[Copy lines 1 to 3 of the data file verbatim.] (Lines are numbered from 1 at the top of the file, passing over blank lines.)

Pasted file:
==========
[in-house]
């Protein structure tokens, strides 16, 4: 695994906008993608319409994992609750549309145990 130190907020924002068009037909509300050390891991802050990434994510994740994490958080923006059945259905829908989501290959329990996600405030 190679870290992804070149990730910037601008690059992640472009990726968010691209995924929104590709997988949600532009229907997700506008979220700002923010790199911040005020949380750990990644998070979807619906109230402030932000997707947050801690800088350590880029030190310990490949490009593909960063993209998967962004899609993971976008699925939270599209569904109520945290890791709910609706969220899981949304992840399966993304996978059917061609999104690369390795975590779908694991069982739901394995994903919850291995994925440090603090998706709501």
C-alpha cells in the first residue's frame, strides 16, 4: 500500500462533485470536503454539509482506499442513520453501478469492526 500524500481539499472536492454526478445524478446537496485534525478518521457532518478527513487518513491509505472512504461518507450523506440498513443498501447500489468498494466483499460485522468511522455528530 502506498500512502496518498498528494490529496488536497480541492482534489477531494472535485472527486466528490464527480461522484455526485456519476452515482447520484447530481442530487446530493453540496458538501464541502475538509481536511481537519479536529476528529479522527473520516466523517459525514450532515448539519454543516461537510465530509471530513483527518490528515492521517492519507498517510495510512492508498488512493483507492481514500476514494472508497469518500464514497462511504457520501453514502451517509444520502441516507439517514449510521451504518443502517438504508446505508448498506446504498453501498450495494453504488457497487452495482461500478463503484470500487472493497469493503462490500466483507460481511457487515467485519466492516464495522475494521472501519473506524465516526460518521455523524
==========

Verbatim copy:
[in-house]
């Protein structure tokens, strides 16, 4: 695994906008993608319409994992609750549309145990 130190907020924002068009037909509300050390891991802050990434994510994740994490958080923006059945259905829908989501290959329990996600405030 190679870290992804070149990730910037601008690059992640472009990726968010691209995924929104590709997988949600532009229907997700506008979220700002923010790199911040005020949380750990990644998070979807619906109230402030932000997707947050801690800088350590880029030190310990490949490009593909960063993209998967962004899609993971976008699925939270599209569904109520945290890791709910609706969220899981949304992840399966993304996978059917061609999104690369390795975590779908694991069982739901394995994903919850291995994925440090603090998706709501």
C-alpha cells in the first residue's frame, strides 16, 4: 500500500462533485470536503454539509482506499442513520453501478469492526 500524500481539499472536492454526478445524478446537496485534525478518521457532518478527513487518513491509505472512504461518507450523506440498513443498501447500489468498494466483499460485522468511522455528530 502506498500512502496518498498528494490529496488536497480541492482534489477531494472535485472527486466528490464527480461522484455526485456519476452515482447520484447530481442530487446530493453540496458538501464541502475538509481536511481537519479536529476528529479522527473520516466523517459525514450532515448539519454543516461537510465530509471530513483527518490528515492521517492519507498517510495510512492508498488512493483507492481514500476514494472508497469518500464514497462511504457520501453514502451517509444520502441516507439517514449510521451504518443502517438504508446505508448498506446504498453501498450495494453504488457497487452495482461500478463503484470500487472493497469493503462490500466483507460481511457487515467485519466492516464495522475494521472501519473506524465516526460518521455523524